But let's face it. I will never be an Olympian. Or an athlete, really, for that matter. I did all kinds of sports growing up, but I think the closest I ever got to that Olympics sensation was when I was taking downhill ski lessons at thirteen and our instructor set up a little race track on the mountain for us, complete with flags and I remember skiing down that thing as fast as I could, feeling exhilarated and kind of out of control, my heart pounding in my ears. Maybe that's a little taste of what these competitors feel when they're in the heat of the race; those moments when they can't hear the roar of the crowd, just the buzz in their head as they go through all the motions. I'd run in a couple of road races too, but all I remember from them was feeling like I wanted to puke after. I imagine that's not often what an Olympian feels like. At least I hope not.

But getting back to Sunday. I didn't feel bad not being a competitor, out in the cold, with all eyes on me. I was happy to be inside, warm, relaxed and entertained throughout the day.

And I totally took the gold in the couch slug event.

Wednesday, February 01, 2006

What's The Poop?

My little boy, ever curious, is always asking questions. That's just what little kids do. You learn that before you ever even have kids, if you spend even just a little time with someone else's. That's how they learn, and God help them the things they have to learn from us. Ernesto and I have had some serious talks about homeschooling the kids when they become school age and sometimes it makes me nervous thinking about shouldering the responsibility of their education. At least until they reach high school. I'll have to prepare for lessons, correct homework and so much more. But the beauty of that is you can prepare. You can refer to books and lesson plans and you know the subject matter you'll be teaching before you dive in. You can anticipate certain kinds of questions. Piece of cake. It's these off the cuff, out of left field, where the heck did that come from? sort of questions that leave me mouth gaping, wishing someone else -anyone- could answer them for me...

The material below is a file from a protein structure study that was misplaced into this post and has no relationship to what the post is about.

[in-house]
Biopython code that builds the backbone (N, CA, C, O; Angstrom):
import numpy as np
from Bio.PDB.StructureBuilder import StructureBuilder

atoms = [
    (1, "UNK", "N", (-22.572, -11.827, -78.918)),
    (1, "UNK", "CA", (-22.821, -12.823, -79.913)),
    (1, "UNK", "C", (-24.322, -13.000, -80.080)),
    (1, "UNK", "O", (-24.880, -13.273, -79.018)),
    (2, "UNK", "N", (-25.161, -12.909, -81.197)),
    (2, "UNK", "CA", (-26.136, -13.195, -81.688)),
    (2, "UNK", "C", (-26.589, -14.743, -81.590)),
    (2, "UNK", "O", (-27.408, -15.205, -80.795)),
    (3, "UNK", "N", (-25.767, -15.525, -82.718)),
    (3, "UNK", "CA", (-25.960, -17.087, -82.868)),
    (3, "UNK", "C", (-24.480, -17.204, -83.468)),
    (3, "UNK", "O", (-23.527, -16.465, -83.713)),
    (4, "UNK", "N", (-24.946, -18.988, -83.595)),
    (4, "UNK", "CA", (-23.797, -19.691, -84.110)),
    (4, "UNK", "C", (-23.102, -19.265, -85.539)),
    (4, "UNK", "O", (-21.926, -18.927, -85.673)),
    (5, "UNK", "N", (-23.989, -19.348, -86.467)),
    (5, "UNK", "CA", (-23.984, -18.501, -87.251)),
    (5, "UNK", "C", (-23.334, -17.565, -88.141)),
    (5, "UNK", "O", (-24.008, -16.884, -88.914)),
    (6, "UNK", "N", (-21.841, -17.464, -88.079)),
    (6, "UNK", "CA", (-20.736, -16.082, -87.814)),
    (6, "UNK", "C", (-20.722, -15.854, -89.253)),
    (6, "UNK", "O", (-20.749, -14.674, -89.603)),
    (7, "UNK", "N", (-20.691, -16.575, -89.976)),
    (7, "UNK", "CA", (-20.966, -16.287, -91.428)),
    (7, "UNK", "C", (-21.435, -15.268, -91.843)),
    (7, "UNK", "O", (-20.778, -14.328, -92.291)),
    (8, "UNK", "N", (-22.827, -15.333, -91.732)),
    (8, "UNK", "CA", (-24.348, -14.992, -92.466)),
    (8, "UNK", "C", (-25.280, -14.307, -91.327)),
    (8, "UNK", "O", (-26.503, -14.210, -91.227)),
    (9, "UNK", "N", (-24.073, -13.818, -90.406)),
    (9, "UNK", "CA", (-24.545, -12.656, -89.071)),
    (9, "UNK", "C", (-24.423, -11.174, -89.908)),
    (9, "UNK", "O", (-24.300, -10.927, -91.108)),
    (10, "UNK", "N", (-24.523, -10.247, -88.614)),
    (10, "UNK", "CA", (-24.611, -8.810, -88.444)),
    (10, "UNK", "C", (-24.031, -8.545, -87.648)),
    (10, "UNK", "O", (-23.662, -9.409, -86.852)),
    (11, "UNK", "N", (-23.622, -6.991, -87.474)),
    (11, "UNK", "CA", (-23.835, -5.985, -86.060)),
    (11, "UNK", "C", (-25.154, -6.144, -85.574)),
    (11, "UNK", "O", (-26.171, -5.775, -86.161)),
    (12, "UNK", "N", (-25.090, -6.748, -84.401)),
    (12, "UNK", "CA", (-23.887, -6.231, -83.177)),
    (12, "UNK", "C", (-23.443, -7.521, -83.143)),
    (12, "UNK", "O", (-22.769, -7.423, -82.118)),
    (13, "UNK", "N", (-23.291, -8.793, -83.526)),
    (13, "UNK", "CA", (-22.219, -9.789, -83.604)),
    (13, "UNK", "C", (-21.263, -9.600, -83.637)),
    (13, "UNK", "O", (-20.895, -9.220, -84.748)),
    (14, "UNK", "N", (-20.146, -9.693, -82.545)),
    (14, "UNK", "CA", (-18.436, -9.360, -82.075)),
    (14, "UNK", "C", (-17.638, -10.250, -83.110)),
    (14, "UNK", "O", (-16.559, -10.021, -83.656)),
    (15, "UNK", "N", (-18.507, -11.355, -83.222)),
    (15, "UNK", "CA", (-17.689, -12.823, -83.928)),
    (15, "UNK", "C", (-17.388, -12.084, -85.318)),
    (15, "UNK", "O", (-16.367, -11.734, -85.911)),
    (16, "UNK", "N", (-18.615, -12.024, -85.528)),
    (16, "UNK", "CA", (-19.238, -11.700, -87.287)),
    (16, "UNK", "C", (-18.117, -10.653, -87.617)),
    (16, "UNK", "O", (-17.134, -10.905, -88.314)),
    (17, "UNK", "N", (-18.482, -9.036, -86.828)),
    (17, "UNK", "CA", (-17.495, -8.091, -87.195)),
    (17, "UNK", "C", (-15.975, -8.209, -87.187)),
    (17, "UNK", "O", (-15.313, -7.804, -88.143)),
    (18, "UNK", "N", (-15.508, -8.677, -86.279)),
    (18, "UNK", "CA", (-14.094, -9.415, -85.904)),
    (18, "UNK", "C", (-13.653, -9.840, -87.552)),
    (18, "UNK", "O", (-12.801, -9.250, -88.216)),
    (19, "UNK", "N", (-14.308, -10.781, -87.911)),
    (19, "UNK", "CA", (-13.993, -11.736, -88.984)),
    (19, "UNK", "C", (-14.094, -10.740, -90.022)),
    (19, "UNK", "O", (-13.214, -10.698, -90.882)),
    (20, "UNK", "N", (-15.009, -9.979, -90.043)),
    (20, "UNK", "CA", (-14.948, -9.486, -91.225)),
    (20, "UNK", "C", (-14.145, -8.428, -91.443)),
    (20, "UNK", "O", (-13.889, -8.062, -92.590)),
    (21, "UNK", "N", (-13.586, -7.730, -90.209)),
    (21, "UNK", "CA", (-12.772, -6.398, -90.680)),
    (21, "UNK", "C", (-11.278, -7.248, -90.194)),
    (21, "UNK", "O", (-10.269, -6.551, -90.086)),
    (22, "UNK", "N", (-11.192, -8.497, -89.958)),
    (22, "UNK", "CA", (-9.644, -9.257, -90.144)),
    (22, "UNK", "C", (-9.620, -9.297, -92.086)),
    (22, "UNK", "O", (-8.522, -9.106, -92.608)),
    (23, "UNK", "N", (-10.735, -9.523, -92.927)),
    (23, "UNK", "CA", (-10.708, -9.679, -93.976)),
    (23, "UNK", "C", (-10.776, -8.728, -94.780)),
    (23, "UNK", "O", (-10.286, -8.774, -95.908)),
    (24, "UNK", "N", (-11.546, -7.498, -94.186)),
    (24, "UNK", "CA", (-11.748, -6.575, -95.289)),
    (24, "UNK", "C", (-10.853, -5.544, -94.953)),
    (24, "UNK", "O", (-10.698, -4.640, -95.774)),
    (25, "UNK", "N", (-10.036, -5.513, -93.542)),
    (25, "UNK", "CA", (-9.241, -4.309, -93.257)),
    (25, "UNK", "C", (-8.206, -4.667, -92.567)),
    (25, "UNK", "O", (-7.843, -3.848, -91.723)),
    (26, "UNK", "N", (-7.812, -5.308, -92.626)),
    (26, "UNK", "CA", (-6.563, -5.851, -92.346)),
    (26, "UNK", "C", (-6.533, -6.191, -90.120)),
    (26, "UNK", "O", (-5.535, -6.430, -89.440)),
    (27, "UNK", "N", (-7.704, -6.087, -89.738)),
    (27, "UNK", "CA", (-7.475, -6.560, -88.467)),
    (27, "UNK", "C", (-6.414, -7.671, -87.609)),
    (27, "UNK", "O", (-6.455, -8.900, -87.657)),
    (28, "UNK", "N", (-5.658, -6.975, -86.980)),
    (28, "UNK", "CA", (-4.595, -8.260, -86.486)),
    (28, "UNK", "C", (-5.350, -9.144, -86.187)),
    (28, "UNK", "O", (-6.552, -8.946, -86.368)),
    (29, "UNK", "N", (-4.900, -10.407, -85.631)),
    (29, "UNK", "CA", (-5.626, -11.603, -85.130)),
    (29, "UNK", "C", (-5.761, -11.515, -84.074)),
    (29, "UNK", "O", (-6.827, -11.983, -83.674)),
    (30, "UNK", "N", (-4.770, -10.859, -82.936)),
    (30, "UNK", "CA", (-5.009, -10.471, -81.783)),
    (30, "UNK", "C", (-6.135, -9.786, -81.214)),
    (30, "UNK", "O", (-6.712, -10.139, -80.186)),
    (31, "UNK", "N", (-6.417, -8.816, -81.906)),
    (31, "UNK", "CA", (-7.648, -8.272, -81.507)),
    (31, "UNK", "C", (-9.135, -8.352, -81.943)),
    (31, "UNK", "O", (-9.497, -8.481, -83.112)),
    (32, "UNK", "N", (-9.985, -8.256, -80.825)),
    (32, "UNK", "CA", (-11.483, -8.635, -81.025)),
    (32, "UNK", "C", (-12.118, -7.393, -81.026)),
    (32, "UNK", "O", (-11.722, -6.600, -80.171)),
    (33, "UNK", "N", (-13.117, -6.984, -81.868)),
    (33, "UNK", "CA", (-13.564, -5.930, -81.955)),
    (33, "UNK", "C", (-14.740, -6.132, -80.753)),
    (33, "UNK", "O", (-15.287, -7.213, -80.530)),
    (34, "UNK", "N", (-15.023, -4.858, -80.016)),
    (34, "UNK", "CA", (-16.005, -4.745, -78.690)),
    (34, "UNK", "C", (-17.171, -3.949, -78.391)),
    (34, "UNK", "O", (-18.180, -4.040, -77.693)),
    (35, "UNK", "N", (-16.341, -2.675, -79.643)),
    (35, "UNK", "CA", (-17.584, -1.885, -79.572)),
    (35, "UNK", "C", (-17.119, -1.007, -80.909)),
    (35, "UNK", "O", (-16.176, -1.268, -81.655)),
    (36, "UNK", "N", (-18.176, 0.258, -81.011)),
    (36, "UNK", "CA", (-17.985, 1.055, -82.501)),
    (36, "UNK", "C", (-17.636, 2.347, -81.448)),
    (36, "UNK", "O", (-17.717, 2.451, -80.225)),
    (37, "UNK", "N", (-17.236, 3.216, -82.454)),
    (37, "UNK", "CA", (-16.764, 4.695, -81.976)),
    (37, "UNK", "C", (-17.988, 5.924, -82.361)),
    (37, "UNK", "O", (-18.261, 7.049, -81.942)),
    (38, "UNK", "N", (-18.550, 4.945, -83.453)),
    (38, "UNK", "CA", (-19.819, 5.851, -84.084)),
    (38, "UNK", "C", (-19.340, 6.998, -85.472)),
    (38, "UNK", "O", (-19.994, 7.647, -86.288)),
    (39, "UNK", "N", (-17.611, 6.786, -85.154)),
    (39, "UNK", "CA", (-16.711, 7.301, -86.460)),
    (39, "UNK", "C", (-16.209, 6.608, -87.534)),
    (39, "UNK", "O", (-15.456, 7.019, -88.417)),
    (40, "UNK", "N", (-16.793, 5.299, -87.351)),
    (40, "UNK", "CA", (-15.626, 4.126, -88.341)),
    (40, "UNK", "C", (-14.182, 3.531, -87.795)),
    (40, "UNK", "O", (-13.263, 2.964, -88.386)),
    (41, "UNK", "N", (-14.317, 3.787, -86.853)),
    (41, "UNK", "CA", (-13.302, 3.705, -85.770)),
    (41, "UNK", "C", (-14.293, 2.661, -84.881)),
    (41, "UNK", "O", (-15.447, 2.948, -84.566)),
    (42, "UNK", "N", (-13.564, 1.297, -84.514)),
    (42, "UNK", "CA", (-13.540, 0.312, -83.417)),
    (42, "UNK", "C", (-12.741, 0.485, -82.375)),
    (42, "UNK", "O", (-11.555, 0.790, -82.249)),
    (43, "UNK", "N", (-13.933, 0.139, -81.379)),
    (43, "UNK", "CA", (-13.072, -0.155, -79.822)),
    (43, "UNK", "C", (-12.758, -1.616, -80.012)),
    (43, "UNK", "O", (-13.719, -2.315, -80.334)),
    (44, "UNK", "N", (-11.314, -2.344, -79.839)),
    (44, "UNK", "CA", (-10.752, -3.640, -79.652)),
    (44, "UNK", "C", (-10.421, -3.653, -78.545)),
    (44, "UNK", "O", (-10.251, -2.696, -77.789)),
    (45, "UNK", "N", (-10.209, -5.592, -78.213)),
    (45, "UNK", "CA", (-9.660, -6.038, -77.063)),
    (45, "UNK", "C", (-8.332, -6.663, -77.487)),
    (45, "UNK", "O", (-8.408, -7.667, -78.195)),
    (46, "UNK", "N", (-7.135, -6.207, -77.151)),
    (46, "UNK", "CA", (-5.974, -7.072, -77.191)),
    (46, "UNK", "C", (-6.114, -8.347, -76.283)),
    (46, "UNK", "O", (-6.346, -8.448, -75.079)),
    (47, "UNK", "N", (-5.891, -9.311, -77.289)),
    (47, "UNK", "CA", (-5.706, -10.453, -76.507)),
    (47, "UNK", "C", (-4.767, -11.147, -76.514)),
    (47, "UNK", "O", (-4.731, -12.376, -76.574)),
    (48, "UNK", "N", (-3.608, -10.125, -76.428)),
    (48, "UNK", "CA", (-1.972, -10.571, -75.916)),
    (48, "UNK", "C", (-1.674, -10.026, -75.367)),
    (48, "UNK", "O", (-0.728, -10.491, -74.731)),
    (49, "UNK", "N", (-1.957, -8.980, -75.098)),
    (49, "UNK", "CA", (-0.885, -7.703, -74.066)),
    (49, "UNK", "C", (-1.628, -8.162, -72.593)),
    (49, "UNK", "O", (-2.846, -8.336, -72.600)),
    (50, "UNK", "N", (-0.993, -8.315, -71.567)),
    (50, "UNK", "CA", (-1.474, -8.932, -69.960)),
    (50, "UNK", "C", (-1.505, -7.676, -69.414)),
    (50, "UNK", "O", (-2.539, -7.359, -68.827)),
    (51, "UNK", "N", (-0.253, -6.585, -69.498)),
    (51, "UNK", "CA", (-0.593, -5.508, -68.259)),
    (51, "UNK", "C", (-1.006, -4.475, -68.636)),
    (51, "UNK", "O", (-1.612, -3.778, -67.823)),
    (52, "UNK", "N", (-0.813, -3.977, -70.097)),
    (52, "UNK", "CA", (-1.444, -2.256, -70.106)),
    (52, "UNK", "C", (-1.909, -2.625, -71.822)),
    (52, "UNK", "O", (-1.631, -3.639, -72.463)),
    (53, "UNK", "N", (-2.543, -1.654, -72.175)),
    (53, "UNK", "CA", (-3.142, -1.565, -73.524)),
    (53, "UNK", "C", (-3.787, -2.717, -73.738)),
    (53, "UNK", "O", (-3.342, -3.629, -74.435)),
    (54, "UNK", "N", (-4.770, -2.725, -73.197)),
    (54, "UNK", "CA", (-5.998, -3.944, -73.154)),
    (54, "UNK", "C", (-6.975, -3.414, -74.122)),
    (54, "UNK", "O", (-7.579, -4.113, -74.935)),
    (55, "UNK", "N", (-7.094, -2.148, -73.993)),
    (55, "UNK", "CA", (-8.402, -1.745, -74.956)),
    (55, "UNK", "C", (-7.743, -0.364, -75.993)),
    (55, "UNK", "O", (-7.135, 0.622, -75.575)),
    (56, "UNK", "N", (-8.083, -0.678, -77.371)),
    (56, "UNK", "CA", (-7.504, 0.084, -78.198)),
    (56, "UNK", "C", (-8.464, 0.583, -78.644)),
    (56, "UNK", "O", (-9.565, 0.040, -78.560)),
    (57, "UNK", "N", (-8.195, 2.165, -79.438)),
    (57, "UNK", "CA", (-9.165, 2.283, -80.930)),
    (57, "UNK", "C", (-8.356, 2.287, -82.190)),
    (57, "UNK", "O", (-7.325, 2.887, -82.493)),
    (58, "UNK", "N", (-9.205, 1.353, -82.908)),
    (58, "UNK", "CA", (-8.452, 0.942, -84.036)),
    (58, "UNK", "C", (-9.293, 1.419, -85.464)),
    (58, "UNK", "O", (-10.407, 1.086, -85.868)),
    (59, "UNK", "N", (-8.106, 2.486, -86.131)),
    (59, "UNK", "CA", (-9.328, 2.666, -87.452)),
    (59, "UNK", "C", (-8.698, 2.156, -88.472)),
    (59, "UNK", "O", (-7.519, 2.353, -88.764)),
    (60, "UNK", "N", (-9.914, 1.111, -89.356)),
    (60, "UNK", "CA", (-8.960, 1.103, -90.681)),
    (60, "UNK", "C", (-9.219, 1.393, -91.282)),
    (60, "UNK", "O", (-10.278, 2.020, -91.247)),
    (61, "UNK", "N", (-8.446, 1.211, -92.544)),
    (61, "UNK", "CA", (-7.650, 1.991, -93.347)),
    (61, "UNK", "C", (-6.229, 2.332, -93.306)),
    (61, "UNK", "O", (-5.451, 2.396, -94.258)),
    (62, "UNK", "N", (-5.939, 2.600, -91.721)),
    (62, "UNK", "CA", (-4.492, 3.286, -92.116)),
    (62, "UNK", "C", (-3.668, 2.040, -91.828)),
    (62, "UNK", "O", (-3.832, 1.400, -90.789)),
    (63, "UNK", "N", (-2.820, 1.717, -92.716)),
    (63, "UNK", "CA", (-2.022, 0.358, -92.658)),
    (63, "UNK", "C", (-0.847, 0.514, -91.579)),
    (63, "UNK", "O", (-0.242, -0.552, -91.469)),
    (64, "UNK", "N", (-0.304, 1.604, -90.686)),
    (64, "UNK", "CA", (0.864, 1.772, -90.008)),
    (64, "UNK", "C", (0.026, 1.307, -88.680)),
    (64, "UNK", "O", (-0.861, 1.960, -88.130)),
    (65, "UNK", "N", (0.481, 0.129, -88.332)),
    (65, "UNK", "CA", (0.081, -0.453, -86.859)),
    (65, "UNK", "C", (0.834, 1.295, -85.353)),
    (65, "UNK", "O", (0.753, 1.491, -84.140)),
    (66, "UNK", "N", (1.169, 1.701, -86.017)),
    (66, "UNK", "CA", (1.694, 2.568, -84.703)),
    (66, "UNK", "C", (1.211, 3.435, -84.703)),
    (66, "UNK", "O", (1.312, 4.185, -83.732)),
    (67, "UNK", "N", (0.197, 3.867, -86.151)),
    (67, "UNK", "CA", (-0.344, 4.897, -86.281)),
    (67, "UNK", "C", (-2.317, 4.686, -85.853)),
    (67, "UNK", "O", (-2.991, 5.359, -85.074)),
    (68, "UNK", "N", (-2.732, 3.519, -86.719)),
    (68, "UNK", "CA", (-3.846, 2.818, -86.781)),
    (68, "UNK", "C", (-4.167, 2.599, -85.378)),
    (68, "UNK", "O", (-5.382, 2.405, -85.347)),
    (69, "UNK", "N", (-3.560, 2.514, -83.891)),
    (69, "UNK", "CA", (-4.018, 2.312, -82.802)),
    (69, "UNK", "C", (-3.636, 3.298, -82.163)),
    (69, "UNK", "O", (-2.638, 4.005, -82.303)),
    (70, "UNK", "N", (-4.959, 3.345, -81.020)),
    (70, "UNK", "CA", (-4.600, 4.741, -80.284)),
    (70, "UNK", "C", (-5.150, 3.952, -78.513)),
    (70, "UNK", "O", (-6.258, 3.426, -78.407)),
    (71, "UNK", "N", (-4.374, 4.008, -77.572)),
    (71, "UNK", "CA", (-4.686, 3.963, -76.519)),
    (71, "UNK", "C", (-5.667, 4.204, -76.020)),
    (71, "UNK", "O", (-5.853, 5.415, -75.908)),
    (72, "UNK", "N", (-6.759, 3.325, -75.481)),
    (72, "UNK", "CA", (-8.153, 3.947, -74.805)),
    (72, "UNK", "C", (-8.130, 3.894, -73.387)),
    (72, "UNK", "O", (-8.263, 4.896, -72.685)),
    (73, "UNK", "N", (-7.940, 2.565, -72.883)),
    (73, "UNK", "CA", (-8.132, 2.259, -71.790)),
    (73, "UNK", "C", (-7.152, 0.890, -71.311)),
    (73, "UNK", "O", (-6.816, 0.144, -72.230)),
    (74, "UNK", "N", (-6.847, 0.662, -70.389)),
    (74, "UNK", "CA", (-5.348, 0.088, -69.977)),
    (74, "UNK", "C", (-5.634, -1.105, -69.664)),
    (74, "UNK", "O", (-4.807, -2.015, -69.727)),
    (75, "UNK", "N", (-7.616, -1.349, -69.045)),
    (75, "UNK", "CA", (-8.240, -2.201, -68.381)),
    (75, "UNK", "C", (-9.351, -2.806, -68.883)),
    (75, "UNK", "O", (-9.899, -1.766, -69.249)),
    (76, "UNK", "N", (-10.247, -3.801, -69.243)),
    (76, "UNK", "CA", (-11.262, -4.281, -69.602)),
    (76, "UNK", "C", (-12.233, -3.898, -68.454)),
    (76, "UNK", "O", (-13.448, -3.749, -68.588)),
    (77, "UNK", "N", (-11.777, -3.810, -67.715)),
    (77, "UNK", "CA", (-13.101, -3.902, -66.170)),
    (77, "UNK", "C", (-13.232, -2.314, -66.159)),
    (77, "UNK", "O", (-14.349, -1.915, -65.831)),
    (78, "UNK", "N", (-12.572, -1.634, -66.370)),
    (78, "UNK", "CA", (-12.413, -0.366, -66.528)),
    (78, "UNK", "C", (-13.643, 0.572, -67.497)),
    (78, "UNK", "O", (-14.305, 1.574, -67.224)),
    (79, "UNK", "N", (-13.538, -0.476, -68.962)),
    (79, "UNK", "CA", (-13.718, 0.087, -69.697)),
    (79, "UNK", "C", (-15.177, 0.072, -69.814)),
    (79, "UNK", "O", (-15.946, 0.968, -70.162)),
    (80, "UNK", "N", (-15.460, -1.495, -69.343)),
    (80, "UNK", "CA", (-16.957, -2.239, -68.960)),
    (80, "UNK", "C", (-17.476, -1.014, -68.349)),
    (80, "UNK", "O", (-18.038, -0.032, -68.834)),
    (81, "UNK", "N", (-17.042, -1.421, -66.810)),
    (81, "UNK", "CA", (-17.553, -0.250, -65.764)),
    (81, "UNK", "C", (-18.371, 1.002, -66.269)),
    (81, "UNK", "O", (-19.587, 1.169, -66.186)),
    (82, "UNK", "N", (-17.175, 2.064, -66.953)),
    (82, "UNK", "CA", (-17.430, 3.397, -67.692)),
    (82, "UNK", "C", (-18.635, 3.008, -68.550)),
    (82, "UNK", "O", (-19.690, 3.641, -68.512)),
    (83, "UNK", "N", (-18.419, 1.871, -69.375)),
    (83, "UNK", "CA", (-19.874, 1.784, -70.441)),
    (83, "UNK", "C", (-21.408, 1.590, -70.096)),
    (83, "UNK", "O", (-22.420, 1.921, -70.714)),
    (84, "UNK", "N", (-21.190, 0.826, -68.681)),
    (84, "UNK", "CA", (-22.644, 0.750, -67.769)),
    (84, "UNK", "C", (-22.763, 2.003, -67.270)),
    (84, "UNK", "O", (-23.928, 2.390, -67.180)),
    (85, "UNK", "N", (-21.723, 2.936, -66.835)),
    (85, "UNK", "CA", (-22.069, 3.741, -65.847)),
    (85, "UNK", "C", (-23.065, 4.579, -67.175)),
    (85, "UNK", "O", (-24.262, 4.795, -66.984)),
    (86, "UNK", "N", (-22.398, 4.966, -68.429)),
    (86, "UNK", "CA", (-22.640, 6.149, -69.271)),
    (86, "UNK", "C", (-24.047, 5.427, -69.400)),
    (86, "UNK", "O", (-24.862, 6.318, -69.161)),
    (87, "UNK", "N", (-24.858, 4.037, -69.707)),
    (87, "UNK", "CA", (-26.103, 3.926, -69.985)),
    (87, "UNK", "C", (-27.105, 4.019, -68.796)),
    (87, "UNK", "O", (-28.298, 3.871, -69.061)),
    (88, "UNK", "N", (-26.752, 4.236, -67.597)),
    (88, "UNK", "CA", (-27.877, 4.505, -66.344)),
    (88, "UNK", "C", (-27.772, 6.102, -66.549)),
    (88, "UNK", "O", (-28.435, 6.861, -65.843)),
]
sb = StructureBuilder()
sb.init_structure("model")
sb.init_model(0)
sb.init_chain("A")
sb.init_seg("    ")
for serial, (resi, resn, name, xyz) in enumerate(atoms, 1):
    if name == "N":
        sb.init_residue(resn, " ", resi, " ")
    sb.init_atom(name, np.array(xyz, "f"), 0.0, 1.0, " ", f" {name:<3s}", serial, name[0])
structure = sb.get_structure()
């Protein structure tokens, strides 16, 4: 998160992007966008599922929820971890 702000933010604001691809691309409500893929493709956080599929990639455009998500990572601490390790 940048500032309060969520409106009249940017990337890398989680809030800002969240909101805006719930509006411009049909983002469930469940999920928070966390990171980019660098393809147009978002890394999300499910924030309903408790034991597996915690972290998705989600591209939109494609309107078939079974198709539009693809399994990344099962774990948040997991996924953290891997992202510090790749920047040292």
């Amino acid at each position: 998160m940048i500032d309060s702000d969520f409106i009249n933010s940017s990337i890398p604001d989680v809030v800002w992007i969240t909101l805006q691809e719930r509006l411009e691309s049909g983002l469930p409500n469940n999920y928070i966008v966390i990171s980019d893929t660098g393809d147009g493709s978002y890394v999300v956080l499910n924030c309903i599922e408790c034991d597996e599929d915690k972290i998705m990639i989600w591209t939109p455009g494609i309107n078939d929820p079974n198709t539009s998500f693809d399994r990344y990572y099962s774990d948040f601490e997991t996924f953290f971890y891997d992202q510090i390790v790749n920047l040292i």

A few days ago, David, The Loaf and I are in the car driving along, happy as can be.

David to me: "What's a sectic system?"
Me: Hmmm...okay. "You mean a 'septic' system?"
David: "Yeah. What is it?" Somebody's been listening in about pending home inspection.
Me: (clearing my throat) "Well honey, you know how you go poop and pee on the toilet?"
David: "Yeah?"
Me: "Well, that's the place that all of that and some of the water from the toilet goes to." I could have left it at that and he might have been satisfied. But no, I kept going. "There are all different kinds of septic systems."
David: "Like what different kinds? Tell me about them."
Me: "Well, hon, I'd have to look it up to tell you about all the different kinds. We'll look it up on the computer some time later, okay?" He seems satisfied with that for the moment and I figure I've dodged a big ol' Megablok.

Earlier today:

David: "When are you going to tell me about sectic systems?" Oh man. I thought we were done with this.
Me: "Well, what do you want to know?"
David: "Just everything! I want to see a picture of one."
Me: "I could draw you a picture..."
David: "I want to see a real picture. I want to look it up online." Thanks, Interweb.
Me: *sigh* "Okay, let's see what we can..."
David: "YAY!!!" yikes.

So we're online and I find this site in which a man describes, with great detail (and many, many pictures) his search to uncover a problem with his own septic system. He first finds a leak in his basement, then puts one of those drain snakes down one of the pipes, checking for clogs and he ends up unearthing the pipe outside and eventually makes his way to the septic tank, (which he did not previously know where it was located) digs it up and opens the access hatch and, well, maybe you've imagined it and yep, that's pretty much what it looks like inside. Nasty. Let's just say it was past due for a good cleaning. I read almost this whole story to David who still is fascinated and has sat on my lap in front of the monitor, motionless, for nearly 20 minutes. Sofia has no interest in septic systems and spent the entire time on the floor, building with blocks. She's my architect. Maybe she will be able to help David design his own private septic system someday.

So a word to the wise...when your child asks you about septic systems, here's what you say:

"Go ask your daddy." And if you're the daddy, send 'em to the mommy. Just don't send your kids to me. I'm going to have nightmares for weeks as it is.